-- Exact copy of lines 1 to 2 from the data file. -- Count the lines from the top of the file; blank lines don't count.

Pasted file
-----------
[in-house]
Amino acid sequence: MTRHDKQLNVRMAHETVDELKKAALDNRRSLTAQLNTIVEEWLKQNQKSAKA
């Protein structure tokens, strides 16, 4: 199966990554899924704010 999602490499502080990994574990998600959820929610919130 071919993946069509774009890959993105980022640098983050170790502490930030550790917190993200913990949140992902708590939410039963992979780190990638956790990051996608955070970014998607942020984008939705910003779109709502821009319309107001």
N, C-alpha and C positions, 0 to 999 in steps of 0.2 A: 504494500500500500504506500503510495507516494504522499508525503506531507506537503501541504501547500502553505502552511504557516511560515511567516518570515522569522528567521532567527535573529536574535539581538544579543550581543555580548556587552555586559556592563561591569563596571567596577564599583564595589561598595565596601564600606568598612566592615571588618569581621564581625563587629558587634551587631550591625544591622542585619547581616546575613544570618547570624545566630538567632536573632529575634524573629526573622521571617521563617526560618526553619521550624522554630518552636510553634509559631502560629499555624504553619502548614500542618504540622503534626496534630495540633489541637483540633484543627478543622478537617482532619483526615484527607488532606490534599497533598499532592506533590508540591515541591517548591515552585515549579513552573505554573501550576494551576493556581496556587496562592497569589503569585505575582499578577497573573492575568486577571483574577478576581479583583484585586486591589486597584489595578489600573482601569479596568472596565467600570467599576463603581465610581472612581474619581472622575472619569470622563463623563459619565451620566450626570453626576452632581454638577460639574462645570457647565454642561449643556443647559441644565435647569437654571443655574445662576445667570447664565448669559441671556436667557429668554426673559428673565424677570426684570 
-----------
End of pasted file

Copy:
[in-house]
Amino acid sequence: MTRHDKQLNVRMAHETVDELKKAALDNRRSLTAQLNTIVEEWLKQNQKSAKA